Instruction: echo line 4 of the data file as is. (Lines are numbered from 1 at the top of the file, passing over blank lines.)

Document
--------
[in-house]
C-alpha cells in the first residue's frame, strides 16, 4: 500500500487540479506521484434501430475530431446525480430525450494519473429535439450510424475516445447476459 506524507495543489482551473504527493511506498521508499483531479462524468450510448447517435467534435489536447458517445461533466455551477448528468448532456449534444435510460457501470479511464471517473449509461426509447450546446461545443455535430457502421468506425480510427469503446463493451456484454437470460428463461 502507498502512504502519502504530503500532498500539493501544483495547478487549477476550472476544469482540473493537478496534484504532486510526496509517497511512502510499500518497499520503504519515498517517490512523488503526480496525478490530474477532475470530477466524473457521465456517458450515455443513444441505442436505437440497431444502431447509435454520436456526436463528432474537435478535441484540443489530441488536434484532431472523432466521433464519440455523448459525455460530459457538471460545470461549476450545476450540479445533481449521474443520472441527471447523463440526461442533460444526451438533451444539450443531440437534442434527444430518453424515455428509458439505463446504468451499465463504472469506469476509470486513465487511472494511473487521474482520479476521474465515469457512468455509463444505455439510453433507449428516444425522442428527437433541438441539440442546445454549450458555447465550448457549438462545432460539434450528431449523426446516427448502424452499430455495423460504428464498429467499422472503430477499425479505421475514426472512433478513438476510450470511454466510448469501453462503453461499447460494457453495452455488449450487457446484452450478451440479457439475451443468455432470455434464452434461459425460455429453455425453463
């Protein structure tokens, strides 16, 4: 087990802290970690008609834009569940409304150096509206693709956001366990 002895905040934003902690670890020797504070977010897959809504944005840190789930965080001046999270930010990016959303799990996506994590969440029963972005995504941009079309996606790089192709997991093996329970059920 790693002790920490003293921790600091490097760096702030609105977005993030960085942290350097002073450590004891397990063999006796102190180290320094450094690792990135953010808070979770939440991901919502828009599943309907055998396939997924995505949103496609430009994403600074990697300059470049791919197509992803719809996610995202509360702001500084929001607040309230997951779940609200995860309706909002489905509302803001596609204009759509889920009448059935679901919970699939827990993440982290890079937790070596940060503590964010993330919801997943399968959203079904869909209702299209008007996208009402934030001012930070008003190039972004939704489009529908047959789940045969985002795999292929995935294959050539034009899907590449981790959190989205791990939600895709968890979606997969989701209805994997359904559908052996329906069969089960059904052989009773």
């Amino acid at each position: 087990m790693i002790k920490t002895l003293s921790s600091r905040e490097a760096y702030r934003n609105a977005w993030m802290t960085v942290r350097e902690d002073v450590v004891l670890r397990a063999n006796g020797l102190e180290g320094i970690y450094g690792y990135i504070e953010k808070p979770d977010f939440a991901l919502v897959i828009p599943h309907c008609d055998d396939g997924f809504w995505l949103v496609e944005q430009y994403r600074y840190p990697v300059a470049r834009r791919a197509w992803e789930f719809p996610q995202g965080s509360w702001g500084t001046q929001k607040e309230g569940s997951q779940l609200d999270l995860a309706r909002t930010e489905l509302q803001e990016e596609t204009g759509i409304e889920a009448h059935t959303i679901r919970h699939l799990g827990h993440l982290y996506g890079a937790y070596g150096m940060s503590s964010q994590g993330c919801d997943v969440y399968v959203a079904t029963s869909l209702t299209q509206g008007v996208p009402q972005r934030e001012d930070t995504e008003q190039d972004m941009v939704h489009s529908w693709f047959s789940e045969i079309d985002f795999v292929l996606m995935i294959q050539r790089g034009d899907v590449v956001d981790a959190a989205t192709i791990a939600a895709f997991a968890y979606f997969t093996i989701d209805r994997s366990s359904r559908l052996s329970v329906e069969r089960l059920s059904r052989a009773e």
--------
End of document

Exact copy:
């Amino acid at each position: 087990m790693i002790k920490t002895l003293s921790s600091r905040e490097a760096y702030r934003n609105a977005w993030m802290t960085v942290r350097e902690d002073v450590v004891l670890r397990a063999n006796g020797l102190e180290g320094i970690y450094g690792y990135i504070e953010k808070p979770d977010f939440a991901l919502v897959i828009p599943h309907c008609d055998d396939g997924f809504w995505l949103v496609e944005q430009y994403r600074y840190p990697v300059a470049r834009r791919a197509w992803e789930f719809p996610q995202g965080s509360w702001g500084t001046q929001k607040e309230g569940s997951q779940l609200d999270l995860a309706r909002t930010e489905l509302q803001e990016e596609t204009g759509i409304e889920a009448h059935t959303i679901r919970h699939l799990g827990h993440l982290y996506g890079a937790y070596g150096m940060s503590s964010q994590g993330c919801d997943v969440y399968v959203a079904t029963s869909l209702t299209q509206g008007v996208p009402q972005r934030e001012d930070t995504e008003q190039d972004m941009v939704h489009s529908w693709f047959s789940e045969i079309d985002f795999v292929l996606m995935i294959q050539r790089g034009d899907v590449v956001d981790a959190a989205t192709i791990a939600a895709f997991a968890y979606f997969t093996i989701d209805r994997s366990s359904r559908l052996s329970v329906e069969r089960l059920s059904r052989a009773e």